A chartered professional accountant who is cited as having played a key role in a high-profile alleged illegal real estate marketing scheme will face a disciplinary hearing next month by the Mutual Fund Dealers Association of Canada.
Vasant Pragjibhai Patel had his mutual fund licence terminated by WFG Securities Inc. in January 2018, but the industry’s regulator is planning to explore allegations he violated policies by moonlighting for a Langley condo investment led by infamous developer Mark Chandler, who is now in a U.S. jail awaiting criminal fraud charges.
After becoming a registered dealer in April 2016, Patel is alleged to have not told his employer about recommending real estate investments to prospective purchasers of the Murrayville House condo development. In 2015, Chandler retained Patel for accounting services. It’s alleged by the MFDA that Patel never informed WFG of his involvement with Chandler and Chandler’s group of companies known as Newmark Group.
The MFDA asserts Patel obtained $425,000 in commission for the unreported financial transactions related to real estate investment recommendations that resulted in $4.3 million going to Chandler, who is alleged to have pre-sold units multiple times and not put deposits in a trust. Subsequently, a receiver was appointed to the development, and it was determined Chandler had secured 149 purchasers for 91 units and was unable to account for $12.2 million paid to his development company, according to MFDA’s hearing notice. Chandler and his company 0981478 Ltd. still face a notice of hearing from the Office of the Superintendent of Real Estate (OSRE), although he is now in a California jail after being extradited last year on fraud charges related to other real estate transactions.
The MFDA alleges Patel lied to its investigators about what he knew about Chandler’s intentions for the money, such as contradicting statements he made to the OSRE.
In September 2017, the OSRE issued a cease marketing order against Chandler’s company. The order cited Patel as a key player in the marketing scheme.
“Mr. Patel stated he facilitated many of the deals that resulted in the 24 agreements and collected a finder’s fee either directly or through 1074936 B.C. Ltd.,” the OSRE order states, referring to a law firm’s claim that 24 units sold to its clients had actually been double or triple sold.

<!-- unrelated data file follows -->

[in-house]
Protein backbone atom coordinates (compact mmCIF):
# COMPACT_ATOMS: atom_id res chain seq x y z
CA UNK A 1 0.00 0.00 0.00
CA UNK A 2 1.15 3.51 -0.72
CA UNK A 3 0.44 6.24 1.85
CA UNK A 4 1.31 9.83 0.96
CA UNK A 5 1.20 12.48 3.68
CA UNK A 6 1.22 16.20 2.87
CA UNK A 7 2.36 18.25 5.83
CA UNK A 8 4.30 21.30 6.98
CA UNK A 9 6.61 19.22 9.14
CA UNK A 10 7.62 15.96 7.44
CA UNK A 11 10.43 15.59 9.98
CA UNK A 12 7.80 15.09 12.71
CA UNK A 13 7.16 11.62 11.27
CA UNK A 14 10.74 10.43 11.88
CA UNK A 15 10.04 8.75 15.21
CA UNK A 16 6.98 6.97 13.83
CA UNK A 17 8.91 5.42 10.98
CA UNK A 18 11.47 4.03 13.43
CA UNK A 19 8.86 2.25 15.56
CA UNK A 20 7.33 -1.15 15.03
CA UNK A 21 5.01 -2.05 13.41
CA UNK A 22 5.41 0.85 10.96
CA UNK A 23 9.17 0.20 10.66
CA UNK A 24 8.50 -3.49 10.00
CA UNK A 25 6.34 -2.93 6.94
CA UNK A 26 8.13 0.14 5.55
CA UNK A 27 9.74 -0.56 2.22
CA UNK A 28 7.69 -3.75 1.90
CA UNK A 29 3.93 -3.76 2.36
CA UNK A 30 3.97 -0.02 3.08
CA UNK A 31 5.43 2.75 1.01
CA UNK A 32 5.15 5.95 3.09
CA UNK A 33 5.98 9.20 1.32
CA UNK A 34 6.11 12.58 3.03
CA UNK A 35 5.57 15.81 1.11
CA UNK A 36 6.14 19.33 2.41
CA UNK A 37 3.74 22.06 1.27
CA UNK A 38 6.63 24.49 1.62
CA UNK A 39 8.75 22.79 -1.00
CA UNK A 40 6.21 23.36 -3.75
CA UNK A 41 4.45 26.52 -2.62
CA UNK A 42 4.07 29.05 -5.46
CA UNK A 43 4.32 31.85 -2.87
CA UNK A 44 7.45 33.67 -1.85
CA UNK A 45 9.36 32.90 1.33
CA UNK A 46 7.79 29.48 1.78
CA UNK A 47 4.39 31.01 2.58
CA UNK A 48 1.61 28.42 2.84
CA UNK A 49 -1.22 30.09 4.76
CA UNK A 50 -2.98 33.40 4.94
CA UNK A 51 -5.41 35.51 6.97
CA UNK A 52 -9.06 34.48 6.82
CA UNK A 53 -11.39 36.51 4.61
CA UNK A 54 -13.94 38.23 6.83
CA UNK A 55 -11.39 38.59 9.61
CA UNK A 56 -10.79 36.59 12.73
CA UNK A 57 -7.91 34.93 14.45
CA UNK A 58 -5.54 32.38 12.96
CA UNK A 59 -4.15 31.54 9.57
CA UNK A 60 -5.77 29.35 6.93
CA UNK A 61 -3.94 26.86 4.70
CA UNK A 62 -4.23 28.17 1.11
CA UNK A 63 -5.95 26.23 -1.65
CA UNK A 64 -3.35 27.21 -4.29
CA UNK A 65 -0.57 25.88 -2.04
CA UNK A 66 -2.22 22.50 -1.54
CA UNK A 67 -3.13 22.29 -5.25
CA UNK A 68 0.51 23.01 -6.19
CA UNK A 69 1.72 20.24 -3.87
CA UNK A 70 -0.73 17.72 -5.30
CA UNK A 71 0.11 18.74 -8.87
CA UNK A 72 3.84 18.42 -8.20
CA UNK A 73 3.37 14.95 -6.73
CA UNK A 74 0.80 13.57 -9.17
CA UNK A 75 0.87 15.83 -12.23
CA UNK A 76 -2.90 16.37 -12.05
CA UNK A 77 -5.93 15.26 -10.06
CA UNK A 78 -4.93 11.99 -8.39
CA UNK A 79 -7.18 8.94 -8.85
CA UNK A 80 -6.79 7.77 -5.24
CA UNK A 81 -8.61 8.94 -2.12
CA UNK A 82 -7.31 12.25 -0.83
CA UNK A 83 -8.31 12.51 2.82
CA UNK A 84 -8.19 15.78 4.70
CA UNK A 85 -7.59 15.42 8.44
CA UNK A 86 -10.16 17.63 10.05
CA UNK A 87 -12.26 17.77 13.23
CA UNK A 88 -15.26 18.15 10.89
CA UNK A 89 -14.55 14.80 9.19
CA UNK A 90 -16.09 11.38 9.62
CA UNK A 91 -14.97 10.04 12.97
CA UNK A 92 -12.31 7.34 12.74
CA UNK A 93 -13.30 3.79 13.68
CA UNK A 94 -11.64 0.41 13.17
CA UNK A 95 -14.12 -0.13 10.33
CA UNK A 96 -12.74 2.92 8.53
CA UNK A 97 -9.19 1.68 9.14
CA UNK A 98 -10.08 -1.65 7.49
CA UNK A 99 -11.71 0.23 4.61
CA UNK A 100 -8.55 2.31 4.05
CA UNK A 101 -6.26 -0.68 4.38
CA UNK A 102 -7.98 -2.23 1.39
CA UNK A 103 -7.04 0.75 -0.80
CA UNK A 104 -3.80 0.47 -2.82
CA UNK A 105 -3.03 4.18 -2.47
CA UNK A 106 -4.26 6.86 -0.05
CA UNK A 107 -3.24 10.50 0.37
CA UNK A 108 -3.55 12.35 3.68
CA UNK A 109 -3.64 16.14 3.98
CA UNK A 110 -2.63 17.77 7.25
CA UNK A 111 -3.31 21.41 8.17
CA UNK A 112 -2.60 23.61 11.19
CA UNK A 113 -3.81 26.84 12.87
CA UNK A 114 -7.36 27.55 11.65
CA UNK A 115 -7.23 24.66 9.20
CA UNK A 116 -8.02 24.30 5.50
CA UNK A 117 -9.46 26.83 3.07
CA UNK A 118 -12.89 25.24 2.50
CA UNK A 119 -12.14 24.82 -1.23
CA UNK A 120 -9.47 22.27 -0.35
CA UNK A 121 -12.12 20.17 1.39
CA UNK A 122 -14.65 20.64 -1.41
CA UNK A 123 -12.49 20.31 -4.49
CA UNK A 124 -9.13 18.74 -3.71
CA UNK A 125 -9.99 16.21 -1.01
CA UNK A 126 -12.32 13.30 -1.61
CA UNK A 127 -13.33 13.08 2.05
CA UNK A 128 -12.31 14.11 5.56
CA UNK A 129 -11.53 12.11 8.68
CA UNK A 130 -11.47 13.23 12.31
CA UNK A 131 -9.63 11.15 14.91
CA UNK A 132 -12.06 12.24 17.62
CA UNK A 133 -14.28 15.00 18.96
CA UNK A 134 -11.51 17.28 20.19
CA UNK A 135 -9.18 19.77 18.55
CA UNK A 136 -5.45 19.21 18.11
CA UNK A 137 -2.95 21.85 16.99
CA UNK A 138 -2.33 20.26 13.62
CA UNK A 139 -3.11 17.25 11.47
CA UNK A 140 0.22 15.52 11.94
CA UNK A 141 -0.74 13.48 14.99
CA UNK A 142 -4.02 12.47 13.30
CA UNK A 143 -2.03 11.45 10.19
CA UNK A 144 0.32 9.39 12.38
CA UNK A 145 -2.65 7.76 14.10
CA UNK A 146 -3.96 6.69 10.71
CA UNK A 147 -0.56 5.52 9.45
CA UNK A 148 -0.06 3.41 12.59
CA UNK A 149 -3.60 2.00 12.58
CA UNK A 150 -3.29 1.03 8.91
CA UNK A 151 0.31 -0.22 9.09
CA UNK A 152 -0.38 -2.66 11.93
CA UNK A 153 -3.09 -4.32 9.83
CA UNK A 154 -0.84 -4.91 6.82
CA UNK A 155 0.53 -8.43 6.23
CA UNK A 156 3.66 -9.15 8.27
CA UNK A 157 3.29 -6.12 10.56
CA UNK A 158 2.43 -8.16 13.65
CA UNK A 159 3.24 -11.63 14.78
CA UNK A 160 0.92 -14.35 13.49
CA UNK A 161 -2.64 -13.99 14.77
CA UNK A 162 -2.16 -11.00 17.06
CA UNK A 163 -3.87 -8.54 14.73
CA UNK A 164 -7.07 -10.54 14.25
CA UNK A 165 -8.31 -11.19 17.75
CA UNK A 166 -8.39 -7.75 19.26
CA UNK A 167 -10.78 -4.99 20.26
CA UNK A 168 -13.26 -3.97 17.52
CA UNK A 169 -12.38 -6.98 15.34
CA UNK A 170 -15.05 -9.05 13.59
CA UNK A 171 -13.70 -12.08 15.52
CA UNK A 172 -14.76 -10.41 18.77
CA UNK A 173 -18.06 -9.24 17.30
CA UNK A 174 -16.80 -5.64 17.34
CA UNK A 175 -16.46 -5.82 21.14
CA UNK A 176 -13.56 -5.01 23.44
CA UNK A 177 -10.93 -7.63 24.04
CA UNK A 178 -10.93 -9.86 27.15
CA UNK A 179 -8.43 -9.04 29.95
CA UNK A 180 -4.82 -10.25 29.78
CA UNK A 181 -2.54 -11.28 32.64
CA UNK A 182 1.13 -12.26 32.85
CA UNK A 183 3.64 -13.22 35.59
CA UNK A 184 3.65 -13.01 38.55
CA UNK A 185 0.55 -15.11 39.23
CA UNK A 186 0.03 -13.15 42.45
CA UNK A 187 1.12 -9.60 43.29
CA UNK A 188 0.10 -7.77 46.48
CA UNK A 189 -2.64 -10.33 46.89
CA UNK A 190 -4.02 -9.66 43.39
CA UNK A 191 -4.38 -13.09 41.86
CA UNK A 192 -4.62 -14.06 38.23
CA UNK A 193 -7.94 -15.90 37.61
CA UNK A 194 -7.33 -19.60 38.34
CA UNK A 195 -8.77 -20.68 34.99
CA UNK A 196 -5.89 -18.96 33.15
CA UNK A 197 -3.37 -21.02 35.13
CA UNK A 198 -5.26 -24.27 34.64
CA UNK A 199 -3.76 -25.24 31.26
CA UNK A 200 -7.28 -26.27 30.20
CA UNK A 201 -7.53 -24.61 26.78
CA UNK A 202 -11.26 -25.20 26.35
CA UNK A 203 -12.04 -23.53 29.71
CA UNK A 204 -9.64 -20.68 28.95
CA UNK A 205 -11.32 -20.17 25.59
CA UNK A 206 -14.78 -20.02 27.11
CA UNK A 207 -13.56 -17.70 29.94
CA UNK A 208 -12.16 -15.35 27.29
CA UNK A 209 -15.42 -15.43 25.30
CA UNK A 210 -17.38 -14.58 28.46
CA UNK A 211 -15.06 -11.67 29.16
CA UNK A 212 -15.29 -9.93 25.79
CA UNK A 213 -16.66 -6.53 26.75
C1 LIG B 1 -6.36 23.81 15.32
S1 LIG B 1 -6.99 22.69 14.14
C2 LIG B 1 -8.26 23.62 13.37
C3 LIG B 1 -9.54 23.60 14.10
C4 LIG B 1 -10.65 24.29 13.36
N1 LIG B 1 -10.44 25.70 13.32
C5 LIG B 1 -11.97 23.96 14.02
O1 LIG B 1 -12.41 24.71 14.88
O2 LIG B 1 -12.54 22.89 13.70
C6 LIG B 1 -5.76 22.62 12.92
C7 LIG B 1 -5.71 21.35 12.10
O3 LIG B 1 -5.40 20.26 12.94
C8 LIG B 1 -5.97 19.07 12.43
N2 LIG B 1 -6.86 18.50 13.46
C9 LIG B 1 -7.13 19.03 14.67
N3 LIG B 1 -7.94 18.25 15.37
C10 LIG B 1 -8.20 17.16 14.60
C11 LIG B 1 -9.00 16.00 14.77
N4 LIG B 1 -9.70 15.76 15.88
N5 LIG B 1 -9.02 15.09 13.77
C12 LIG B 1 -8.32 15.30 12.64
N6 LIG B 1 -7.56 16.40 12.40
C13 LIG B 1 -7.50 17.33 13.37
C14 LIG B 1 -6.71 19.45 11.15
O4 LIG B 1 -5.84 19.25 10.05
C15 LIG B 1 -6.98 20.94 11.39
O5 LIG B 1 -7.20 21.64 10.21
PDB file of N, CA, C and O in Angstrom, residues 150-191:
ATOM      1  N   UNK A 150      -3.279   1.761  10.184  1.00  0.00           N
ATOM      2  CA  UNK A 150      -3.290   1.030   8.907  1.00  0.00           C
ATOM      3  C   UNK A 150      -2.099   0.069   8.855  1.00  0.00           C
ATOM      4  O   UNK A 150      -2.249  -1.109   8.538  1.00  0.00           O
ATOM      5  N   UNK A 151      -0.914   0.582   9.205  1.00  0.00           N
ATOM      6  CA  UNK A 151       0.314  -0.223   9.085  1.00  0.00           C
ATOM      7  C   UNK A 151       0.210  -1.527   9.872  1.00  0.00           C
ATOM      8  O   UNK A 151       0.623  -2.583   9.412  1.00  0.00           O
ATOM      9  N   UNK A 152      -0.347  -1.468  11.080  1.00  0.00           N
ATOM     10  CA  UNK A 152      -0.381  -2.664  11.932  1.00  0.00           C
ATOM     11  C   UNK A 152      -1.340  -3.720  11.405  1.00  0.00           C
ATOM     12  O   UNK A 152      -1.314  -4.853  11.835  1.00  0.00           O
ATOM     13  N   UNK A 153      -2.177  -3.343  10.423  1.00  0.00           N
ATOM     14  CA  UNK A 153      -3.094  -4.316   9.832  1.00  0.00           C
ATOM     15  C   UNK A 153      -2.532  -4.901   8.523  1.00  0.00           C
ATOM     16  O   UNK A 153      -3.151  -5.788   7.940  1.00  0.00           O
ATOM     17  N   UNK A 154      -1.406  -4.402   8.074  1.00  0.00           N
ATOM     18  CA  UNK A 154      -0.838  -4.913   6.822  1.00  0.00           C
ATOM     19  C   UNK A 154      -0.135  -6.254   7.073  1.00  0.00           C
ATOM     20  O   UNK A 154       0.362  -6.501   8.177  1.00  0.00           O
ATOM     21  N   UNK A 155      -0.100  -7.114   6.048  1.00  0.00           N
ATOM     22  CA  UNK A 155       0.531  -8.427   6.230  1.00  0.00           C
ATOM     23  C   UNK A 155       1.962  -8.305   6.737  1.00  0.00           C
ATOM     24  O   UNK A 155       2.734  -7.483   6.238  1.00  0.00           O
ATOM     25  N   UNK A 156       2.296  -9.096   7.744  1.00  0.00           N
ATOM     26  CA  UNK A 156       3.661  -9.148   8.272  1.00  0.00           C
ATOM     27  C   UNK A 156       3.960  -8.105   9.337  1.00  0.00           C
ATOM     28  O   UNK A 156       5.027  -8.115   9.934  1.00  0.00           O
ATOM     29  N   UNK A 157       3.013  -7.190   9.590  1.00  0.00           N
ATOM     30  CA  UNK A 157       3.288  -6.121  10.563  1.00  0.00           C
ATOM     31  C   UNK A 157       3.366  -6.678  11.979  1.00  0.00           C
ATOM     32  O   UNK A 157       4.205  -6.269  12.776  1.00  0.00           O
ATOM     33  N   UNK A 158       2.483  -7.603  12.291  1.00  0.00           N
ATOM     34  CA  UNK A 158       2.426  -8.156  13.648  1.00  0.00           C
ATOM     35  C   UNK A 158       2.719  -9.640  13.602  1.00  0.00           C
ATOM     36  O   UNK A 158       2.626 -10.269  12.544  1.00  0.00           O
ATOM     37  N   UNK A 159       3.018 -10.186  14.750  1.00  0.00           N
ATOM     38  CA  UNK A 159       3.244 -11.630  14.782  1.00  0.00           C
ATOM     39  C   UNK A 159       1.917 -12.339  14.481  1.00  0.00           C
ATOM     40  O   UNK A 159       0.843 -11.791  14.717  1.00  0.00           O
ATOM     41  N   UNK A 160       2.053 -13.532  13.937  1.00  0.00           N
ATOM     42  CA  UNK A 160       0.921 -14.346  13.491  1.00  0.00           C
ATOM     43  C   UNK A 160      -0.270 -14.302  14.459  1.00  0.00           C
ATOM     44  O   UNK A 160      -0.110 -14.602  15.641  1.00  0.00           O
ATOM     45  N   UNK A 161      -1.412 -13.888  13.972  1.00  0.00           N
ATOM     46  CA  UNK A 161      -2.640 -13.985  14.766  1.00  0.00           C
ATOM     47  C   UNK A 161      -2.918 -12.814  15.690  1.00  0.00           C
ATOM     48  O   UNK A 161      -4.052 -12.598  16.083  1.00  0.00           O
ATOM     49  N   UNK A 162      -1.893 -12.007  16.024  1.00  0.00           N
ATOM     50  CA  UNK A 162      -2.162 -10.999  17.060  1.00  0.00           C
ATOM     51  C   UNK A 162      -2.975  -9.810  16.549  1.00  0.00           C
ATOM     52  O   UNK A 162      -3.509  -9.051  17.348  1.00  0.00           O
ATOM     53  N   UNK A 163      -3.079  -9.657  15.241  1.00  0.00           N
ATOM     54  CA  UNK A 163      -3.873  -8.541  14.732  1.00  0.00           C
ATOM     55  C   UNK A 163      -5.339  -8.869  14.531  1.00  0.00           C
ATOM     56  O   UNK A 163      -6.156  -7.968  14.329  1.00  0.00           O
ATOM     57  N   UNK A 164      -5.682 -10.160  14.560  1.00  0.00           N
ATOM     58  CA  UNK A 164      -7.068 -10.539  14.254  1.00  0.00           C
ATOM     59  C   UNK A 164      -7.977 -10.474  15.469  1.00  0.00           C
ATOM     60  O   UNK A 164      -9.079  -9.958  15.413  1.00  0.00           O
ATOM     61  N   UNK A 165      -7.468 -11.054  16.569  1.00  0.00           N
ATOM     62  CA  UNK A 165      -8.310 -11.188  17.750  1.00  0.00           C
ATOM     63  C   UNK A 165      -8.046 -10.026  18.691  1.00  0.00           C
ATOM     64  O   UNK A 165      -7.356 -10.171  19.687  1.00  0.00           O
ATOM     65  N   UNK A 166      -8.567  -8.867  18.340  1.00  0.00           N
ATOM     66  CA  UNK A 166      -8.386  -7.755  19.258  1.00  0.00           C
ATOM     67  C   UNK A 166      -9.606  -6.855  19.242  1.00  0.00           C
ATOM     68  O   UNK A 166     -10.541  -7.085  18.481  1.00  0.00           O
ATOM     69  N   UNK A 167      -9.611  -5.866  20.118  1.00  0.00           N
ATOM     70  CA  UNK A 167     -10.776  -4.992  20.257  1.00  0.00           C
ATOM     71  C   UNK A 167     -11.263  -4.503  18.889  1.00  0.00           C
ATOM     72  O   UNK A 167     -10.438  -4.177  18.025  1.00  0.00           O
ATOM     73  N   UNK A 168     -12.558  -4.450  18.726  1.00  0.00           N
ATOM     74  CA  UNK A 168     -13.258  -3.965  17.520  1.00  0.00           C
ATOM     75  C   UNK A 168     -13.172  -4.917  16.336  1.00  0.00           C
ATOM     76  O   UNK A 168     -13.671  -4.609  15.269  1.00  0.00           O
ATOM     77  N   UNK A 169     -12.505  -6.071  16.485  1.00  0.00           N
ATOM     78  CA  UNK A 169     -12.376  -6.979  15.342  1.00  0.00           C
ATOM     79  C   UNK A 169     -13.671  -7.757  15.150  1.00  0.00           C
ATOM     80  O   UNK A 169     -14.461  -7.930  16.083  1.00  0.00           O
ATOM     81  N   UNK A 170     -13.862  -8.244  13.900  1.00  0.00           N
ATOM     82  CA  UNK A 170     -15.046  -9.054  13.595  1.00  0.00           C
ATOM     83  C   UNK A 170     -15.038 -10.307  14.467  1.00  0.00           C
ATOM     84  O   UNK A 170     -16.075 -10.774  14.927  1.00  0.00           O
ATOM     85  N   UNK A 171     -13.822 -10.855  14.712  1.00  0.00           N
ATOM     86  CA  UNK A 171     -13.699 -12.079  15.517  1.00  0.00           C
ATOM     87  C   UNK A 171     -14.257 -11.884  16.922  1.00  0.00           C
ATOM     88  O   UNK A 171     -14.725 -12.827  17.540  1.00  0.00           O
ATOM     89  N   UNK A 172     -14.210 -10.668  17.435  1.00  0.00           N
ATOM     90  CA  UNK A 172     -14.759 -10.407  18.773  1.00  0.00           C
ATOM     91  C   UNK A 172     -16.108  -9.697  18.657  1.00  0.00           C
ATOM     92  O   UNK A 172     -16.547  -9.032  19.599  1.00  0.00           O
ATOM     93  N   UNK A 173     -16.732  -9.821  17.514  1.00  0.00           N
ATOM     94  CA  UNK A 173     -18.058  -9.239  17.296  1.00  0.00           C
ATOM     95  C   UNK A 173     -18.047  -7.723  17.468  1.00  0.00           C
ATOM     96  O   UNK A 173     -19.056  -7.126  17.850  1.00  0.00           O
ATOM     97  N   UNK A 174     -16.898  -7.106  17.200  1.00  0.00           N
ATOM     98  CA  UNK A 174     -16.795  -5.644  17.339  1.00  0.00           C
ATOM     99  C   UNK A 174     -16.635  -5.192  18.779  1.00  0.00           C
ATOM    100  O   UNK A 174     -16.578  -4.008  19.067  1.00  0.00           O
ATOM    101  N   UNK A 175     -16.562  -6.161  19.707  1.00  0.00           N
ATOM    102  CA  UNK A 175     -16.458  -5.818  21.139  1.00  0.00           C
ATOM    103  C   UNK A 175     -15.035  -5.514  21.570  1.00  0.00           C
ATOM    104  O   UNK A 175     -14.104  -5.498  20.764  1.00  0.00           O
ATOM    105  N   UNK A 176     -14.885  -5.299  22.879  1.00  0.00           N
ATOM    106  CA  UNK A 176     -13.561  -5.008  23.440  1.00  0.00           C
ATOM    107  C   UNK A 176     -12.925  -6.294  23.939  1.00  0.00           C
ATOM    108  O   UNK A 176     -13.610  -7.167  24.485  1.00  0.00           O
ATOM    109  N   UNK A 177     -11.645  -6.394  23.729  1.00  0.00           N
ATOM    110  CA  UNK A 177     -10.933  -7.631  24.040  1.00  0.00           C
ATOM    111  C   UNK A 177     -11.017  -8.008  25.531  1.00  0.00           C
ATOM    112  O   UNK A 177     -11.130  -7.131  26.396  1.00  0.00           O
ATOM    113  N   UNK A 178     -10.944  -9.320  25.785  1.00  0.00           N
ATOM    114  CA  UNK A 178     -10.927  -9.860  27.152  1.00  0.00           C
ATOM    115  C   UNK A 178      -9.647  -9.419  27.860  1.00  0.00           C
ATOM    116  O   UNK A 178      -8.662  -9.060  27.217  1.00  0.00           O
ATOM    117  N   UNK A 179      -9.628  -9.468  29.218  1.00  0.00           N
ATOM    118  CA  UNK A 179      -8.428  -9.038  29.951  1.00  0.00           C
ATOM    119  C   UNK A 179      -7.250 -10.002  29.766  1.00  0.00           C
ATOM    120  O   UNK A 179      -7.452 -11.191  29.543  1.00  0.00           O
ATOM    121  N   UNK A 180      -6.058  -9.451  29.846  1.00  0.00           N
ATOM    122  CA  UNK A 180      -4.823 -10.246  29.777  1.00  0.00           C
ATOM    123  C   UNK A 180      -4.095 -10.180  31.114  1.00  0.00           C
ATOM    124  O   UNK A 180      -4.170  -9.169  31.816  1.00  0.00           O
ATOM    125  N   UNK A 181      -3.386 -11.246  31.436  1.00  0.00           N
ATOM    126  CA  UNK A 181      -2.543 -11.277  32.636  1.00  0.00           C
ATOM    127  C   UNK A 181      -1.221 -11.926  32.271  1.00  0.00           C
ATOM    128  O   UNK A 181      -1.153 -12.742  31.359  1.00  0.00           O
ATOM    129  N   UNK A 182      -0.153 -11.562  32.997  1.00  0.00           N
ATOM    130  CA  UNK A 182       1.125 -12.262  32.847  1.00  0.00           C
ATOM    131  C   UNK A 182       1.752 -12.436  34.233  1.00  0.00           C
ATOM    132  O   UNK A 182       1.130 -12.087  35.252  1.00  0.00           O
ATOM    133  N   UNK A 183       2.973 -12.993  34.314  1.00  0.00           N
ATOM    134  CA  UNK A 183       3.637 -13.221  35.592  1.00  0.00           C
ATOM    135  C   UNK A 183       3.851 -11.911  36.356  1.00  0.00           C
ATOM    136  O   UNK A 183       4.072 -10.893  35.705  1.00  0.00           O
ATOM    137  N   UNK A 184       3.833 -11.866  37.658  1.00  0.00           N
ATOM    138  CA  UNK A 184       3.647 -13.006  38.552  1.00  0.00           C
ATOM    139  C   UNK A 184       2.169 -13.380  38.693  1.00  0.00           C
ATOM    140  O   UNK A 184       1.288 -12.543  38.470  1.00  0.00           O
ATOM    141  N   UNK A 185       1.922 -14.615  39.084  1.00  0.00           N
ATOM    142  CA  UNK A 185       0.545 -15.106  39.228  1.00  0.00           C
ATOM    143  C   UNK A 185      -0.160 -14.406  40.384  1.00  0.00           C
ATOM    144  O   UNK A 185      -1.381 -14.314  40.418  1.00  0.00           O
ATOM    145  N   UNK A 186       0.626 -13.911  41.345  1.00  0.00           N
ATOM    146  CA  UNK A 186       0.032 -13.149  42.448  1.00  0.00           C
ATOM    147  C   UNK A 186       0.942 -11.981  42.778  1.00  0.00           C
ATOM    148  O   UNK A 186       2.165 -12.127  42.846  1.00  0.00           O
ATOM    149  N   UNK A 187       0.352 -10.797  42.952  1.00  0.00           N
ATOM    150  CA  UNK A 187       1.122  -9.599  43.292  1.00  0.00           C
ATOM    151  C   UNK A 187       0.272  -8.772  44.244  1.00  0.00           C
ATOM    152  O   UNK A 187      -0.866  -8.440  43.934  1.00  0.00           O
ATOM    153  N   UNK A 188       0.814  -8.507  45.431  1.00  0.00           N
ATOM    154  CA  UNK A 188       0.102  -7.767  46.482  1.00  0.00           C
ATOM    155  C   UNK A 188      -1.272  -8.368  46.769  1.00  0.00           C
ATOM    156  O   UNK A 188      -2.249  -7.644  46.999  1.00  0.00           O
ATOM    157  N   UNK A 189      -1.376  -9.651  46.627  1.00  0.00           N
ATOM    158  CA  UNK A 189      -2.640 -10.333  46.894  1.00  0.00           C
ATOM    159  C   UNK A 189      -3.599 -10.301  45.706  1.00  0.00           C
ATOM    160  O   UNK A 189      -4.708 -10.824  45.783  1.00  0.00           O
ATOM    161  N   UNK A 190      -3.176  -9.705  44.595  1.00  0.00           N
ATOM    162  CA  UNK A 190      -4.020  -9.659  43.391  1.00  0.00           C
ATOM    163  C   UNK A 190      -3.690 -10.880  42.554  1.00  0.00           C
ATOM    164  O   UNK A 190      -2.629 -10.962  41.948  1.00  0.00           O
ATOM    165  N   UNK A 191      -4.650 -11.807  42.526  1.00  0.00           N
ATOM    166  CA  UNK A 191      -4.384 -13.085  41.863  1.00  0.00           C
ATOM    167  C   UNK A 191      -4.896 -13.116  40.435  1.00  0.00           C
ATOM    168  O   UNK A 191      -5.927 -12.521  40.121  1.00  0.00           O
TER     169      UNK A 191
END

Patel admitted to the OSRE that he personally purchased one unit for $160,000 but was told by Chandler the market price was $280,000. “Mr. Patel then told others about the development.”
It is not stated who Patel sold Murrayville House to nor what his relationship was to the investors. However, the MFDA claims none of Patel’s investors were clients of WFG Securities. The MFDA noted Patel also worked as an accountant for an excavation company, which was approved work by WFG Securities. Patel was also a licensed insurance agent at the time.
According to databases for the Chartered Professional Accountants and the Insurance Council of B.C. — both self regulating bodies — Patel is presently a standing member of only the former.
CPABC communications manager Vivian Tse acknowledged that the organization is aware of Patel’s MFDA notice of hearing and “will monitor its outcome.”
Like the CPABC, the insurance council did not acknowledge whether Patel’s regulatory proceedings have prompted its own investigation, despite the well-publicized allegations. When asked if former members can face discipline, communications manager Melinda Lau said by email, “The Insurance Council does have the legislated authority to conduct investigations of former licensees and has previously issued discipline orders under those circumstances.”
An OSRE hearing that outlines alleged contraventions of the Real Estate Development Marketing Act by Chandler’s company, remains pending and the allegations contained within the notice remain unproven. No one involved in the Murrayville House condo marketing scheme has been criminally charged in Canada, but Chandler and his companies face several civil proceedings.
Some scorned buyers, whose contracts were nullified, told Business in Vancouver in 2018 that their experience is evidence that the B.C. government needs to step in with strict guidelines for developers conducting pre-sales and to issue fines when developers break rules and sell units multiple times and pocket deposits without putting them in trust.
What exasperated buyer Elyse Vroom, for instance, is that Chandler had been in receivership before yet escaped being banned from developing further.
His Chandler Homer Street Ventures Ltd. spiralled into receivership in early 2008 after the BC Supreme Court, in 2007, separately froze $35 million of Chandler’s assets after investors alleged he misrepresented real estate deals and forged a multimillion-dollar mortgage document.
- With files from Glen Korstrom, Business in Vancouver